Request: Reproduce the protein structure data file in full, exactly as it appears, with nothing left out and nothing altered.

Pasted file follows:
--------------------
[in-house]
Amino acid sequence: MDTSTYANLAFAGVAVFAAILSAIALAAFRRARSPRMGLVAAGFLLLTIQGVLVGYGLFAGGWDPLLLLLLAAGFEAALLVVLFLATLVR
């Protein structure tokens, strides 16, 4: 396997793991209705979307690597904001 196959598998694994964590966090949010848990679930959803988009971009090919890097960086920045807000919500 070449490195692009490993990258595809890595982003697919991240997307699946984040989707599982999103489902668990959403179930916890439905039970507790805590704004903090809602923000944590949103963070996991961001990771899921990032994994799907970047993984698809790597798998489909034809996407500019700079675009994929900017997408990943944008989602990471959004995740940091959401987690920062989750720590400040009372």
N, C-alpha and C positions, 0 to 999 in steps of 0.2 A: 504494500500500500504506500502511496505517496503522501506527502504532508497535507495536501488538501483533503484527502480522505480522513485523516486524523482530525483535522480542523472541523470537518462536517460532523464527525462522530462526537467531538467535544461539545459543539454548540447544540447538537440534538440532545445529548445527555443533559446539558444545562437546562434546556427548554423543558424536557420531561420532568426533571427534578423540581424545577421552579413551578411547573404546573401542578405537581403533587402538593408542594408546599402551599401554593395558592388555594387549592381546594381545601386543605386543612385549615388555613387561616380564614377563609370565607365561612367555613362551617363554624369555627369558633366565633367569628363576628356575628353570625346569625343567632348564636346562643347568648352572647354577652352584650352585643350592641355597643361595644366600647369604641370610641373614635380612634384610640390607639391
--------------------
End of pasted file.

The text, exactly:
[in-house]
Amino acid sequence: MDTSTYANLAFAGVAVFAAILSAIALAAFRRARSPRMGLVAAGFLLLTIQGVLVGYGLFAGGWDPLLLLLLAAGFEAALLVVLFLATLVR
């Protein structure tokens, strides 16, 4: 396997793991209705979307690597904001 196959598998694994964590966090949010848990679930959803988009971009090919890097960086920045807000919500 070449490195692009490993990258595809890595982003697919991240997307699946984040989707599982999103489902668990959403179930916890439905039970507790805590704004903090809602923000944590949103963070996991961001990771899921990032994994799907970047993984698809790597798998489909034809996407500019700079675009994929900017997408990943944008989602990471959004995740940091959401987690920062989750720590400040009372």
N, C-alpha and C positions, 0 to 999 in steps of 0.2 A: 504494500500500500504506500502511496505517496503522501506527502504532508497535507495536501488538501483533503484527502480522505480522513485523516486524523482530525483535522480542523472541523470537518462536517460532523464527525462522530462526537467531538467535544461539545459543539454548540447544540447538537440534538440532545445529548445527555443533559446539558444545562437546562434546556427548554423543558424536557420531561420532568426533571427534578423540581424545577421552579413551578411547573404546573401542578405537581403533587402538593408542594408546599402551599401554593395558592388555594387549592381546594381545601386543605386543612385549615388555613387561616380564614377563609370565607365561612367555613362551617363554624369555627369558633366565633367569628363576628356575628353570625346569625343567632348564636346562643347568648352572647354577652352584650352585643350592641355597643361595644366600647369604641370610641373614635380612634384610640390607639391